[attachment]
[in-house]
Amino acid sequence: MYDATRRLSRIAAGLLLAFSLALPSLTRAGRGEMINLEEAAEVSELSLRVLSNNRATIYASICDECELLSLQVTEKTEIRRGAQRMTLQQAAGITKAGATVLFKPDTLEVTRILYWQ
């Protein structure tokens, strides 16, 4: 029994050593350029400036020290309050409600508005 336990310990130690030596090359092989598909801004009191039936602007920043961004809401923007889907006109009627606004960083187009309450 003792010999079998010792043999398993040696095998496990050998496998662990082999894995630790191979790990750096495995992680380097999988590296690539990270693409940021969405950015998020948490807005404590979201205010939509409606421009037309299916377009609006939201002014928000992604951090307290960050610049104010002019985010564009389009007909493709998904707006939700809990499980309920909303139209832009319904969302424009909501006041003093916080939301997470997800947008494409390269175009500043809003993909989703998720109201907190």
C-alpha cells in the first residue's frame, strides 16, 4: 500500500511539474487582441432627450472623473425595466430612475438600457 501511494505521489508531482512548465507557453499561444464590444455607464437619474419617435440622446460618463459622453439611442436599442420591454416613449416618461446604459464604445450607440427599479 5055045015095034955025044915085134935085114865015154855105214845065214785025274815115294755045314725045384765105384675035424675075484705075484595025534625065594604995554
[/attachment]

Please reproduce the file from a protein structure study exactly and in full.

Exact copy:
[in-house]
Amino acid sequence: MYDATRRLSRIAAGLLLAFSLALPSLTRAGRGEMINLEEAAEVSELSLRVLSNNRATIYASICDECELLSLQVTEKTEIRRGAQRMTLQQAAGITKAGATVLFKPDTLEVTRILYWQ
């Protein structure tokens, strides 16, 4: 029994050593350029400036020290309050409600508005 336990310990130690030596090359092989598909801004009191039936602007920043961004809401923007889907006109009627606004960083187009309450 003792010999079998010792043999398993040696095998496990050998496998662990082999894995630790191979790990750096495995992680380097999988590296690539990270693409940021969405950015998020948490807005404590979201205010939509409606421009037309299916377009609006939201002014928000992604951090307290960050610049104010002019985010564009389009007909493709998904707006939700809990499980309920909303139209832009319904969302424009909501006041003093916080939301997470997800947008494409390269175009500043809003993909989703998720109201907190």
C-alpha cells in the first residue's frame, strides 16, 4: 500500500511539474487582441432627450472623473425595466430612475438600457 501511494505521489508531482512548465507557453499561444464590444455607464437619474419617435440622446460618463459622453439611442436599442420591454416613449416618461446604459464604445450607440427599479 5055045015095034955025044915085134935085114865015154855105214845065214785025274815115294755045314725045384765105384675035424675075484705075484595025534625065594604995554